June 10, 2016

No LP SOCE equals No VP Leni, No LP Senators: Election Lawyer

Mar Roxas and the Liberal Party failed to submit their Statements of Campaign Contributions and Expenditures (SOCEs) on time. An election lawyer says this will cause a political crisis of epic proportions.

Failure to file SOCEs

Roxas and LP, deemed as “non-filers”, sought for a two-week extension on the deadline [CNN]. The Comelec is still reviewing this request [GMA].

Republic Act 7166 requires candidates and treasurers of political parties to file with the Comelec their respective SOCEs within 30 days from the date of elections:
“Every candidate and treasurer of the political party shall, within thirty (30) days after the day of the election, file in duplicate with the offices of the Commission the full, true and itemized statement of all contributions and expenditures in connection with the election.”
ThinkingPinoy interviewed a seasoned election lawyer. The lawyer’s identity shall be concealed for lack of official authority to speak about the issue.

The lawyer said, “If the Liberal Party doesn't file an SOCE, all their candidates, from VP down to municipal councilors, will not be able to take office.”

“The point is, with all their lawyers, accountants and resources, what made them fail to file their SOCE on time?” the lawyer said.

The lawyer said there are two possible explanations:
  1. Campaign overspending that accountants find too difficult to mask
  2. Campaign donors refuse to let their names be published in fear of President-elect Rodrigo Duterte.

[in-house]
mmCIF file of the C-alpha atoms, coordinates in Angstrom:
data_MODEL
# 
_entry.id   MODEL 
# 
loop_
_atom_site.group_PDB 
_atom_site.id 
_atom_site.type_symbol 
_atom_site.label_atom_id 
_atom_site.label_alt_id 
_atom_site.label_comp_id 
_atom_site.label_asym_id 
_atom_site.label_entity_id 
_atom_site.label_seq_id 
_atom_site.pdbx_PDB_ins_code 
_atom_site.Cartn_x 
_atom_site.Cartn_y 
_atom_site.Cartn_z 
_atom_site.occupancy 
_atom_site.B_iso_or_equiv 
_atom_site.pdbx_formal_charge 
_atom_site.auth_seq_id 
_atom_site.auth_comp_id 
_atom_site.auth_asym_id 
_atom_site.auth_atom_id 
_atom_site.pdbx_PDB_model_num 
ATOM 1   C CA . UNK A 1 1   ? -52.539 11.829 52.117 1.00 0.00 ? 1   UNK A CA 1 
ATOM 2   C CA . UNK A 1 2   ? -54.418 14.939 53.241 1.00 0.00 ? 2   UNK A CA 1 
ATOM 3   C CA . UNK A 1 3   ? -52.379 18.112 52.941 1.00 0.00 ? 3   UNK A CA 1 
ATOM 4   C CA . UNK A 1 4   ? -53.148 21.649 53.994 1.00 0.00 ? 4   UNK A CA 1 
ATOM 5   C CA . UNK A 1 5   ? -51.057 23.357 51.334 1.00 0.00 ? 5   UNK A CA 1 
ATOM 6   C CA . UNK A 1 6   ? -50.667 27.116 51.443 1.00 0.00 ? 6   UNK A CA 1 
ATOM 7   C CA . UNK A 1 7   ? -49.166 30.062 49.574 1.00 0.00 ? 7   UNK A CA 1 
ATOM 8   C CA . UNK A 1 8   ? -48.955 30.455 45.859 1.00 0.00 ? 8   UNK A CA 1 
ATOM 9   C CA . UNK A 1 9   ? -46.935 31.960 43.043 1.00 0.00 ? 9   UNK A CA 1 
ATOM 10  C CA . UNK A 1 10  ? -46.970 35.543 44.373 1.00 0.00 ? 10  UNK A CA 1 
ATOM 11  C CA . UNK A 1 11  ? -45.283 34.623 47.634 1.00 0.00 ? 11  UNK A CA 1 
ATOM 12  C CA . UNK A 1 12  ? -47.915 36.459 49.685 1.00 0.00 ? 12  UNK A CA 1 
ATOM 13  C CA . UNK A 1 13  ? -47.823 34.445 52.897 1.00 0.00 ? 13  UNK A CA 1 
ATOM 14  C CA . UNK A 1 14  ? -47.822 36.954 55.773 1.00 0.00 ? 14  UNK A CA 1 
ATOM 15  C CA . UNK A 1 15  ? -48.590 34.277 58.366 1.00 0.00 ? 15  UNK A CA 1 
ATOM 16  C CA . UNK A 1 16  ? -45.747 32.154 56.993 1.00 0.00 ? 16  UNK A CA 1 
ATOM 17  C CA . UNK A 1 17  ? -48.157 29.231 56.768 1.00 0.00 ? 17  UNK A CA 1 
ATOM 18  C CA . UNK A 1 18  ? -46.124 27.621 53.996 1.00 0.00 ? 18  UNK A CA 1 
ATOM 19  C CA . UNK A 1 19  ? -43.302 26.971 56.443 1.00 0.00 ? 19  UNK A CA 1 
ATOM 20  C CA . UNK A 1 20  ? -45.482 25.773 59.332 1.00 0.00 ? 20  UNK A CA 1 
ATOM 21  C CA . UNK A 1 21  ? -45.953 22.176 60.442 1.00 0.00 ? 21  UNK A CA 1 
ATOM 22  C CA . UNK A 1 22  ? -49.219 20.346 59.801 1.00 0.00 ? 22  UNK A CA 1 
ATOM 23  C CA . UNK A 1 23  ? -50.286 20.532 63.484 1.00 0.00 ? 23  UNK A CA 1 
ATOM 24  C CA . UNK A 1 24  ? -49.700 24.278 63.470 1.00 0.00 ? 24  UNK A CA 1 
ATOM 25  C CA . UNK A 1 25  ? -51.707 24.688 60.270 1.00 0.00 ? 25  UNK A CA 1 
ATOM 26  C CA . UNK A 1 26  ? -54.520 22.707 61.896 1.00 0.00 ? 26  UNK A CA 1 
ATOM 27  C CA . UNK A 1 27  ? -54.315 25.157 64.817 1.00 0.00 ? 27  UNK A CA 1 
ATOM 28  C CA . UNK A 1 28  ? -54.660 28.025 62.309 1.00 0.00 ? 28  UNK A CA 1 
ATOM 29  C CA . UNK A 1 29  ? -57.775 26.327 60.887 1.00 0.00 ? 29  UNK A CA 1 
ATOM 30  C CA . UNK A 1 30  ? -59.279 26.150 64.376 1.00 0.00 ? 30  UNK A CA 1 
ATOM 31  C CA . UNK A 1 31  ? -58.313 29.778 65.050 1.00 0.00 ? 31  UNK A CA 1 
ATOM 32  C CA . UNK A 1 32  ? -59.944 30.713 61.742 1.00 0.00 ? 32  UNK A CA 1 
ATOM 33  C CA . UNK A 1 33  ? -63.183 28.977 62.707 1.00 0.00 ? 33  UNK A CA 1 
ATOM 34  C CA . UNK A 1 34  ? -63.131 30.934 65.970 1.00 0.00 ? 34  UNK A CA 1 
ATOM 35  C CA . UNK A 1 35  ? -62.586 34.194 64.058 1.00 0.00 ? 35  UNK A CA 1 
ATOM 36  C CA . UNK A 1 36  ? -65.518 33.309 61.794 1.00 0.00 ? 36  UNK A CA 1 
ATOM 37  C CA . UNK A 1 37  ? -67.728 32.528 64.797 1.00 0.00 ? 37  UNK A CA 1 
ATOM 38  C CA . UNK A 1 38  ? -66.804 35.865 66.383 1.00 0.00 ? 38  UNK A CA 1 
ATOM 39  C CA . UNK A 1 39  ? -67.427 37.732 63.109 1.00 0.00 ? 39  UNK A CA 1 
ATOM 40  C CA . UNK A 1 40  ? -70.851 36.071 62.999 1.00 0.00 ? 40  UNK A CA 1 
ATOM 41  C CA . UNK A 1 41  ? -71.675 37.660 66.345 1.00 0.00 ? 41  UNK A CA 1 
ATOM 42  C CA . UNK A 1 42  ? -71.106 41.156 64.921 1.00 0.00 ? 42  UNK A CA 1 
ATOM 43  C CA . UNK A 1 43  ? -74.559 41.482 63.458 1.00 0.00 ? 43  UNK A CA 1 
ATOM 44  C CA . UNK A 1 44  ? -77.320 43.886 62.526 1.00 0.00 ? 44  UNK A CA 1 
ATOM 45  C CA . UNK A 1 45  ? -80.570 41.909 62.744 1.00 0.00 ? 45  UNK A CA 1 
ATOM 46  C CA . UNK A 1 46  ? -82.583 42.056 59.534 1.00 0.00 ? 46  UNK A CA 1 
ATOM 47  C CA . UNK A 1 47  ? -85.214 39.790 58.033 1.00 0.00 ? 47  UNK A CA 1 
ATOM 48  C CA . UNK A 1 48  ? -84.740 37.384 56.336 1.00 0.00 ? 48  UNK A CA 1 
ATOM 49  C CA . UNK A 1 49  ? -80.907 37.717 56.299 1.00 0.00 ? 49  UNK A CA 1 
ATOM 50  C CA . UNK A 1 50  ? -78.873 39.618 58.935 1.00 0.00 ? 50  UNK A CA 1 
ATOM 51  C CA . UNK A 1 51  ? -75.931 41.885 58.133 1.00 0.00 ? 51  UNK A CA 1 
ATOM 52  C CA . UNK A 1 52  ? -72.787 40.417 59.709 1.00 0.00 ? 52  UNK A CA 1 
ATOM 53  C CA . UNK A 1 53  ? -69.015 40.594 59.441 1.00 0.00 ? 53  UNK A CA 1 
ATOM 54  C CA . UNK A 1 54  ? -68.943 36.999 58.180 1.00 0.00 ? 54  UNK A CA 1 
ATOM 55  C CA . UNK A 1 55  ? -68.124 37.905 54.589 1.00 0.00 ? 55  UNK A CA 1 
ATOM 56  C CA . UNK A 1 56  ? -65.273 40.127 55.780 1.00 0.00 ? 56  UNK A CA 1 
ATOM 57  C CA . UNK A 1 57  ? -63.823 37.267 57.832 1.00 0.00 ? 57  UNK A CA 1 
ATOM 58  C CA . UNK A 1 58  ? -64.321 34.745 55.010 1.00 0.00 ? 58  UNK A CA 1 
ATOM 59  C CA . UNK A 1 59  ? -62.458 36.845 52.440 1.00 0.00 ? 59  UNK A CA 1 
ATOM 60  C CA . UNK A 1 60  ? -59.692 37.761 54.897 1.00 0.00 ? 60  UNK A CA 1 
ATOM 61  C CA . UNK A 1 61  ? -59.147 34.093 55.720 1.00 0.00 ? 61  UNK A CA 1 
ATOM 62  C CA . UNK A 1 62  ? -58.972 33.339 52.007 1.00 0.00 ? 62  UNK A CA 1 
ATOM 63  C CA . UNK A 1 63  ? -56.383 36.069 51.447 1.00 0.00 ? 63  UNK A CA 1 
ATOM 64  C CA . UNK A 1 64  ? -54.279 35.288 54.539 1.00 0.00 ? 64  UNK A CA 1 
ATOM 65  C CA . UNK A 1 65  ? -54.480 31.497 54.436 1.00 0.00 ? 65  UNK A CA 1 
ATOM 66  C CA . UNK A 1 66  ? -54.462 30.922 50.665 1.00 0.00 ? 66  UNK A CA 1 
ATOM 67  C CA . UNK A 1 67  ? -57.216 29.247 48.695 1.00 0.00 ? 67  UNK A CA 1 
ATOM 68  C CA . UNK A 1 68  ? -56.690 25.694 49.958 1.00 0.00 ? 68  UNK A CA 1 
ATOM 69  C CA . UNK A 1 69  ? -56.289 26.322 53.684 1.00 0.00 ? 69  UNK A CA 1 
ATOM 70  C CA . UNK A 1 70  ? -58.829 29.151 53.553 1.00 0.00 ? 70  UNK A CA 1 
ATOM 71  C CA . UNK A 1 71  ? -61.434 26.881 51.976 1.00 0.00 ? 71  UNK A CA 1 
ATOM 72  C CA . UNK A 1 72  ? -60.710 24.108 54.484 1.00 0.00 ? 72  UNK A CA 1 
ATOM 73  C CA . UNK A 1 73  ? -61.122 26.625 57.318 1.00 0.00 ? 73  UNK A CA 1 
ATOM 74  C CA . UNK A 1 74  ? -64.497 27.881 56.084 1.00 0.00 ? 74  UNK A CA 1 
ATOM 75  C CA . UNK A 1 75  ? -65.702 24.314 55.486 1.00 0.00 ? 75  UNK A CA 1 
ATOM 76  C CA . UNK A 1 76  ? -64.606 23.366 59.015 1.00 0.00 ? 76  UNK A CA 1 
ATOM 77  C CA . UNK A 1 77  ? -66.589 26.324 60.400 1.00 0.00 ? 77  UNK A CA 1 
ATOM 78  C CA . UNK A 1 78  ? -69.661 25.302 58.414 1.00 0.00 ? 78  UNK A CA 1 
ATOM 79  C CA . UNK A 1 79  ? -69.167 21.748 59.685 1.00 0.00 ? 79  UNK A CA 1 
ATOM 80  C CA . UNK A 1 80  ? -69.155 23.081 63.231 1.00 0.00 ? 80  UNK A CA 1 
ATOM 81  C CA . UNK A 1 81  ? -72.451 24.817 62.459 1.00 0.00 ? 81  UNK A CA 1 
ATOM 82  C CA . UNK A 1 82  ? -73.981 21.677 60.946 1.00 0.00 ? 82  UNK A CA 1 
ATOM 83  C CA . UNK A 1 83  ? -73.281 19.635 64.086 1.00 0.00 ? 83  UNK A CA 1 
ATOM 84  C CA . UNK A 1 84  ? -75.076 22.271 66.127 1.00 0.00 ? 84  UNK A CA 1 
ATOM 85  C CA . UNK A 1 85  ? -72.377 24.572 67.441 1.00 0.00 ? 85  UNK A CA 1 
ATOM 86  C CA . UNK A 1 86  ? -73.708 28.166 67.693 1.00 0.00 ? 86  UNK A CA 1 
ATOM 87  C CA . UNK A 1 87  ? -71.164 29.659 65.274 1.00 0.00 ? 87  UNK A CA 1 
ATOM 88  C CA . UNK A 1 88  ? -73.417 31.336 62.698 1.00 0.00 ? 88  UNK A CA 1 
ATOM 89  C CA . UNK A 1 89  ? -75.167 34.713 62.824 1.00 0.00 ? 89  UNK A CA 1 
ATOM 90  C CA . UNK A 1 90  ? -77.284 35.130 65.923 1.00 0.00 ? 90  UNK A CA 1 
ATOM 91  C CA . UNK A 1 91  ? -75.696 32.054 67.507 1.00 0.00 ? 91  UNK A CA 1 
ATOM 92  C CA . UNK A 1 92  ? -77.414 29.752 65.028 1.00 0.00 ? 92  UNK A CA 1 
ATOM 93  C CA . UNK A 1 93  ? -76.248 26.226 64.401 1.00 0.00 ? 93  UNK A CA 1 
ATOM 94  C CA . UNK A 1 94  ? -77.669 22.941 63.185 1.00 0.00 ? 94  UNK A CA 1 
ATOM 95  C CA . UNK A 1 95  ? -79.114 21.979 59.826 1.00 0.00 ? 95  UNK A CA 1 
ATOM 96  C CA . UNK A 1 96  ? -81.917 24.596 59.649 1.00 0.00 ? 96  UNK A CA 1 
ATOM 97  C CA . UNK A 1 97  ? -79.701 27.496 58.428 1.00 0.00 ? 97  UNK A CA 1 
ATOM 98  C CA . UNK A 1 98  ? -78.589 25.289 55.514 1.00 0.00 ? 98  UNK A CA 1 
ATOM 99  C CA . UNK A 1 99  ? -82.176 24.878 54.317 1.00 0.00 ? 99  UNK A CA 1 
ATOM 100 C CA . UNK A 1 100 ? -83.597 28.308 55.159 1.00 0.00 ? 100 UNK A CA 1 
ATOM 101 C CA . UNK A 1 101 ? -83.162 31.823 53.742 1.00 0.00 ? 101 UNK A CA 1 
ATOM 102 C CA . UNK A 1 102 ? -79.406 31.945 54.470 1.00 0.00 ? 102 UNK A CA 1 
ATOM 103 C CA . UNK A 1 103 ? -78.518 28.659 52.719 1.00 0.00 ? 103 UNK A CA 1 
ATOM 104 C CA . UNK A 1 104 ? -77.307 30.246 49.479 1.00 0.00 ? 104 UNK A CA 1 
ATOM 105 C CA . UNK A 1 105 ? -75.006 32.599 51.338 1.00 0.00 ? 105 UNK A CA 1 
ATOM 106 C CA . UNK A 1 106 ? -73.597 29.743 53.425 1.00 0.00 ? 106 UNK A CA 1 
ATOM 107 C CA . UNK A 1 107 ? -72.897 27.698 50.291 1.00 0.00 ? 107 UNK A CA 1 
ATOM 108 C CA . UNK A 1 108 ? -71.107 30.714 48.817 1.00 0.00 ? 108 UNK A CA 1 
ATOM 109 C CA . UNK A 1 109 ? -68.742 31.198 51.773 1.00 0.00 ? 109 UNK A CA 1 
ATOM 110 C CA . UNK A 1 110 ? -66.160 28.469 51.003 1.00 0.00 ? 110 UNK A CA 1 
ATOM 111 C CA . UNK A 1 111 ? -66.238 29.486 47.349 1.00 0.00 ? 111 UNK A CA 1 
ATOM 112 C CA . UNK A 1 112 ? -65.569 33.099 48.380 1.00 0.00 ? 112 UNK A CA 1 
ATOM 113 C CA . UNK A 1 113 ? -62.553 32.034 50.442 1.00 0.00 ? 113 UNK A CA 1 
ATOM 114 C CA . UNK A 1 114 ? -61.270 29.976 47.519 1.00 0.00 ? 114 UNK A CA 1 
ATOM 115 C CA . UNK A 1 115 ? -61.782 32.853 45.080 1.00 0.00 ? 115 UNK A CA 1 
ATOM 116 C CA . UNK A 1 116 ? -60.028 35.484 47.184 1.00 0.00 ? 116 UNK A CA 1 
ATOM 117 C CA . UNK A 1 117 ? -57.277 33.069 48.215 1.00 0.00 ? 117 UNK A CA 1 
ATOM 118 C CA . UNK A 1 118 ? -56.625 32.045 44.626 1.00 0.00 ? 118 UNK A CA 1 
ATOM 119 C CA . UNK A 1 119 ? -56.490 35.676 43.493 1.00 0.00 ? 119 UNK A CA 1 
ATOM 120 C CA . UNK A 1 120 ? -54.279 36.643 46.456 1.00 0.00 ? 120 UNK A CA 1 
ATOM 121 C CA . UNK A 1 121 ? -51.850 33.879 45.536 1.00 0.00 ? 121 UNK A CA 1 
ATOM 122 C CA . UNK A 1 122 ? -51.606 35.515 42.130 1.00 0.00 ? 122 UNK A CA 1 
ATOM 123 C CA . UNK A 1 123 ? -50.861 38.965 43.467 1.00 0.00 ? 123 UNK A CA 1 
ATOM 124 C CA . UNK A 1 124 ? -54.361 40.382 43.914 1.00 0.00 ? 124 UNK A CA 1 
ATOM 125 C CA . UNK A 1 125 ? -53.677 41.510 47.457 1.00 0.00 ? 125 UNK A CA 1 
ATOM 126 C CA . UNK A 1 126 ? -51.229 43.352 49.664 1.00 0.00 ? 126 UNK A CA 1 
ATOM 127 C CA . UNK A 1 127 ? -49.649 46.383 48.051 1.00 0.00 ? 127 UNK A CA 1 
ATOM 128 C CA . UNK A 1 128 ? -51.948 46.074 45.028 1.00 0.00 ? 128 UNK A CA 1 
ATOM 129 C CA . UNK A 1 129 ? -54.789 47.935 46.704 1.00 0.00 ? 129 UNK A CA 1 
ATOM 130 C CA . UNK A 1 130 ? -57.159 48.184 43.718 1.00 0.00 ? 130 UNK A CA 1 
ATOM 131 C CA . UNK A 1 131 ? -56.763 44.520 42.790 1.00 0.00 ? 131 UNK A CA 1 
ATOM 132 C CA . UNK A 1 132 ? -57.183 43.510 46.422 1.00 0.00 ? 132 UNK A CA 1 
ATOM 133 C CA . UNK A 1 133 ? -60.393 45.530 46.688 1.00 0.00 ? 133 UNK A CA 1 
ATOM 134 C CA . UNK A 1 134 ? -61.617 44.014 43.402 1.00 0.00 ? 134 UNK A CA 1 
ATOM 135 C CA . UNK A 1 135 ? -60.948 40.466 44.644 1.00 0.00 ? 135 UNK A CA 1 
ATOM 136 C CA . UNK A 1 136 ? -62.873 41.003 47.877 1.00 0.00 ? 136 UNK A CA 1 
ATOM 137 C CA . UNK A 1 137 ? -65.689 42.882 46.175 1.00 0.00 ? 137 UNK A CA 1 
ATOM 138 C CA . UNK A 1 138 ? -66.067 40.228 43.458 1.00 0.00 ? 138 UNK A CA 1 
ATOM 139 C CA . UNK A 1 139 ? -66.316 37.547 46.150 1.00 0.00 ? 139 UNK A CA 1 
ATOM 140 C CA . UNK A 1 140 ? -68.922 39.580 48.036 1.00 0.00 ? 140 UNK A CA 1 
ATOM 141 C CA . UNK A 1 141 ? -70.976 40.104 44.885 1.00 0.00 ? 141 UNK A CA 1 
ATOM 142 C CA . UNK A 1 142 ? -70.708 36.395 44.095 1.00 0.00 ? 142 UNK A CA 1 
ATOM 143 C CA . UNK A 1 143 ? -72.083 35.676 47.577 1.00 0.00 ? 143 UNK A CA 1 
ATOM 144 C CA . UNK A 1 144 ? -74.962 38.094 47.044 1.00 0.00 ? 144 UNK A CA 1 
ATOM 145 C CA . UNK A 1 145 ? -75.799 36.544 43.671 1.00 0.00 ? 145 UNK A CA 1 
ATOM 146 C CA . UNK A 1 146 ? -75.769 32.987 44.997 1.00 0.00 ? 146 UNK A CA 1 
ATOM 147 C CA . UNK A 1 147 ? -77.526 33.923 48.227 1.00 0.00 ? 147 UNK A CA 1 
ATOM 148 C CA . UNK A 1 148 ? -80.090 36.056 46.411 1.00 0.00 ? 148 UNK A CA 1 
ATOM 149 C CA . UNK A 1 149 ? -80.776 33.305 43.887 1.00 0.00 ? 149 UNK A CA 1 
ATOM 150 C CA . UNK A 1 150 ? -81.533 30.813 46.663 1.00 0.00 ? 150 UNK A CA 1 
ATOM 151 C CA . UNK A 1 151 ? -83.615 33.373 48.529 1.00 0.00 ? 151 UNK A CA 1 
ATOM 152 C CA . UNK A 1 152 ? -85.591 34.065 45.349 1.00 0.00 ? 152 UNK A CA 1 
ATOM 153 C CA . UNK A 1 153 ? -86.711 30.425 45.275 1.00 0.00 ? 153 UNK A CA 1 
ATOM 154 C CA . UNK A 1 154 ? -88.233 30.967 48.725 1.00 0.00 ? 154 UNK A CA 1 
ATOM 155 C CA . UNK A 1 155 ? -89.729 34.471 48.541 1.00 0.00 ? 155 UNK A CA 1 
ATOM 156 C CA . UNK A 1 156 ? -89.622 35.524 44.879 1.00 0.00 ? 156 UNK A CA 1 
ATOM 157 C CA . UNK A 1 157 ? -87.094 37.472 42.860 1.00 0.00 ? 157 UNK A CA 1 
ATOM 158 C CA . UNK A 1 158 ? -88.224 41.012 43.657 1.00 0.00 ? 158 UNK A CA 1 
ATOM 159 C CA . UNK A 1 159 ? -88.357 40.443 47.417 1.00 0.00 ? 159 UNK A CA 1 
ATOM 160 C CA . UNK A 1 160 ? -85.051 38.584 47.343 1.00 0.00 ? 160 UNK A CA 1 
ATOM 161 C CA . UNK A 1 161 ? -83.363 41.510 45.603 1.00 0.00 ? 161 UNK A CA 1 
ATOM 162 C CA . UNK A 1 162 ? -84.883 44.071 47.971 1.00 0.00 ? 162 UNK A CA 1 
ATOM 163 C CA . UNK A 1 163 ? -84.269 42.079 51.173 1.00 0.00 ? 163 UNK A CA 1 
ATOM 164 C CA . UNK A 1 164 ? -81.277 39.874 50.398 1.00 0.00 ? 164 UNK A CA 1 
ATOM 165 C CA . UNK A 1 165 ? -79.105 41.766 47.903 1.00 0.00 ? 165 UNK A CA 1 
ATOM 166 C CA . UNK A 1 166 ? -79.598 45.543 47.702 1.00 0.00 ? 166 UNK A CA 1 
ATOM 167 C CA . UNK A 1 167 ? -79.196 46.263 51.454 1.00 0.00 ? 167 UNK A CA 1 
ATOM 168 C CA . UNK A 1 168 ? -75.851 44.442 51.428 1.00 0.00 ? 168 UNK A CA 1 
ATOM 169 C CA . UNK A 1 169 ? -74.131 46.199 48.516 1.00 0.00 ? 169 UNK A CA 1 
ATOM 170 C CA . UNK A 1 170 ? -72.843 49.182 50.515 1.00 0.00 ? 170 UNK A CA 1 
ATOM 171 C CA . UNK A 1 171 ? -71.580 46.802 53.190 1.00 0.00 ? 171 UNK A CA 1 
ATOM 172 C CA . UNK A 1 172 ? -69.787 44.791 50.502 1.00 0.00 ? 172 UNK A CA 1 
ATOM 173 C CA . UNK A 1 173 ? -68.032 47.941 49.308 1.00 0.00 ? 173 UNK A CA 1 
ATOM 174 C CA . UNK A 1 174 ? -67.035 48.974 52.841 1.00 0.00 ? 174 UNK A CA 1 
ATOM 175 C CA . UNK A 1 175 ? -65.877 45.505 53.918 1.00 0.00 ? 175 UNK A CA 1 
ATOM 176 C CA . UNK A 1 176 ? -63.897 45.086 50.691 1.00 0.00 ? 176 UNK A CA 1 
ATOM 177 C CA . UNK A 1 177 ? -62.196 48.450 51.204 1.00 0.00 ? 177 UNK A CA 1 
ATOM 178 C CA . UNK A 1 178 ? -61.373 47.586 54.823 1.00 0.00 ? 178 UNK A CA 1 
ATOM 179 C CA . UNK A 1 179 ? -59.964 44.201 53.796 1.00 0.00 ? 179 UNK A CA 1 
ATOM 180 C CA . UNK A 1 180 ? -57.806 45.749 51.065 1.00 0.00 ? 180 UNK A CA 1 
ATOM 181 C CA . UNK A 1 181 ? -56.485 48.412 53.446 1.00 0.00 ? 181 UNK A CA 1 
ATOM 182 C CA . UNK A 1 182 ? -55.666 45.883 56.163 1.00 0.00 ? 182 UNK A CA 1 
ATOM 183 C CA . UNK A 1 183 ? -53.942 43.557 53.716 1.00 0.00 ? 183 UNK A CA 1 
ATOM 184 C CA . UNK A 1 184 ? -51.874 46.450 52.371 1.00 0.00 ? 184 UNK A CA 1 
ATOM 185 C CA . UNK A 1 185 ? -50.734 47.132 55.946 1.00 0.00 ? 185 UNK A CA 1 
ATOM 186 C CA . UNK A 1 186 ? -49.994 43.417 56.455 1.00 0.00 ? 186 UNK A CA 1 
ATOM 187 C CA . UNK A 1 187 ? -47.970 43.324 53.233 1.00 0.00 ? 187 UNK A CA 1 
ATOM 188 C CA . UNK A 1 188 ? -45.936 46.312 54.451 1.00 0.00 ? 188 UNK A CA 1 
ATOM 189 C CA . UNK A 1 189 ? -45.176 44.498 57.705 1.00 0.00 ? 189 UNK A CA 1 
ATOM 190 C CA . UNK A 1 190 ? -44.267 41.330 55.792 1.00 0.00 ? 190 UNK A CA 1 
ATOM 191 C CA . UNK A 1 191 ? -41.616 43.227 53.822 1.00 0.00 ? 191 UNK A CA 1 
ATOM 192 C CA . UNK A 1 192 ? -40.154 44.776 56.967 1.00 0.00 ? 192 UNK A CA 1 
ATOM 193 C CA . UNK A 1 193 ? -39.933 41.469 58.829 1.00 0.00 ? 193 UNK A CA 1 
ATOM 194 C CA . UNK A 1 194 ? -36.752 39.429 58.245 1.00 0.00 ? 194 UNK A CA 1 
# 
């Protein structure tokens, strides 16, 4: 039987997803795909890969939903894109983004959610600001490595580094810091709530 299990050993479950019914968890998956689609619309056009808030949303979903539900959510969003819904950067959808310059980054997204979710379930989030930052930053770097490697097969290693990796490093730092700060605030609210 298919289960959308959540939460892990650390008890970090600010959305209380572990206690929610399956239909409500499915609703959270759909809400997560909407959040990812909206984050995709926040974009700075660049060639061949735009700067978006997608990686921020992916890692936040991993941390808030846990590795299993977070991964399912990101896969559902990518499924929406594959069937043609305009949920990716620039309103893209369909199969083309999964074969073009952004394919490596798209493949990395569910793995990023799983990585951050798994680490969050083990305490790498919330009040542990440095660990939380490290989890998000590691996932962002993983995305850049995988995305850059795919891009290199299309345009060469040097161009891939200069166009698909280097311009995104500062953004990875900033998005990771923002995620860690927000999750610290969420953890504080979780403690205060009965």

The lawyer said, “Those are the only possible explanations. A template for the donors’ affidavit of contribution is available, it’s just that there’s a possibility that the donors don’t want to sign them, or there aren’t enough prospective simulated donors.”

“Simulated donors” are names that can be used as placeholders for campaign contributions whose original donor is unwilling to have his or her name published.

“The trick is to look for financially capable donors in place of donors who want their identities concealed. However, the donor’s affidavit form requires a tax identification (TIN) number,” the lawyer said.

The lawyer added, “So if you’re LP, you’ll look for wealthy individuals. But SOCEs are cross-checked with the Bureau of Internal Revenue (BIR), so if that person donated a large amount that is not commensurate to his or her tax returns, then that’ll be a problem not only for LP but the simulated donor as well.”

No LP SOCE = No LP in government

Roxas shouldn’t be too worried because he lost anyway. The Liberal Party, however, should take matters more seriously.

RA 7166, Section 14 [COMELEC] states:
“No person elected to any public office shall enter upon the duties of his office until he has filed the statement of contributions and expenditures herein required… The same prohibition shall apply if the political party which nominated the winning candidate fails to file the statement required herein within the period prescribed by this Act.”

Essentially, the Liberal Party’s failure to file an SOCE implies that all LP candidates shall NOT be allowed to take office. The six affected national-level LP candidates [GMA] are:

LP-nominated Vice-president:
  • Leni Robredo
LP-nominated Senators:
  • Franklin Drilon
  • Joel Villanueva
  • Kiko Pangilinan
  • Ralph Recto
  • Leila de Lima

Senator-elect Risa Hontiveros was nominated by Akbayan so she’s unaffected. ThinkingPinoy asked how exactly the VP-elect Leni Robredo and the five LP-nominated senators-elect would be affected by the SOCE issue. After all, Leni and the five LP senators filed their SOCEs on time.

The lawyer answered, “Per RA 7166 Sec. 14, all LP candidates can't assume office until LP files its SOCE.”

SOCE deadline extension